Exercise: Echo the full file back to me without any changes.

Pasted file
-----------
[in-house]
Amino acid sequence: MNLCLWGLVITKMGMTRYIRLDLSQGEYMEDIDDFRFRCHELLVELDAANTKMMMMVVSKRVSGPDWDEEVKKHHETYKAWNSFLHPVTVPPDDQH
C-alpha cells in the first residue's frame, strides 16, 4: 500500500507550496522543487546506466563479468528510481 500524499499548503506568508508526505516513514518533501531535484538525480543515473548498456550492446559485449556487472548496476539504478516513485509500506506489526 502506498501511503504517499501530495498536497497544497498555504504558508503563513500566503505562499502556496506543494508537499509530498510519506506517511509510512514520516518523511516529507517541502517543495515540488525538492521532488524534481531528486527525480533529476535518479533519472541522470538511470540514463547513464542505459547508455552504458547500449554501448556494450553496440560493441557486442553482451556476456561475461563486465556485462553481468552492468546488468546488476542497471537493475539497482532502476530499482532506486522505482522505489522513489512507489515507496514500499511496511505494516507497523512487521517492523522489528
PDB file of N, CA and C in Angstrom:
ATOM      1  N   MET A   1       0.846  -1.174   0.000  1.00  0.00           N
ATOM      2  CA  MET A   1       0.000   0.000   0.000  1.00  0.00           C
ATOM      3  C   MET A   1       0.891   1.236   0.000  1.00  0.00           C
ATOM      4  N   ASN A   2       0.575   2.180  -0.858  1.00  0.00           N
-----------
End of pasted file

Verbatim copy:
[in-house]
Amino acid sequence: MNLCLWGLVITKMGMTRYIRLDLSQGEYMEDIDDFRFRCHELLVELDAANTKMMMMVVSKRVSGPDWDEEVKKHHETYKAWNSFLHPVTVPPDDQH
C-alpha cells in the first residue's frame, strides 16, 4: 500500500507550496522543487546506466563479468528510481 500524499499548503506568508508526505516513514518533501531535484538525480543515473548498456550492446559485449556487472548496476539504478516513485509500506506489526 502506498501511503504517499501530495498536497497544497498555504504558508503563513500566503505562499502556496506543494508537499509530498510519506506517511509510512514520516518523511516529507517541502517543495515540488525538492521532488524534481531528486527525480533529476535518479533519472541522470538511470540514463547513464542505459547508455552504458547500449554501448556494450553496440560493441557486442553482451556476456561475461563486465556485462553481468552492468546488468546488476542497471537493475539497482532502476530499482532506486522505482522505489522513489512507489515507496514500499511496511505494516507497523512487521517492523522489528
PDB file of N, CA and C in Angstrom:
ATOM      1  N   MET A   1       0.846  -1.174   0.000  1.00  0.00           N
ATOM      2  CA  MET A   1       0.000   0.000   0.000  1.00  0.00           C
ATOM      3  C   MET A   1       0.891   1.236   0.000  1.00  0.00           C
ATOM      4  N   ASN A   2       0.575   2.180  -0.858  1.00  0.00           N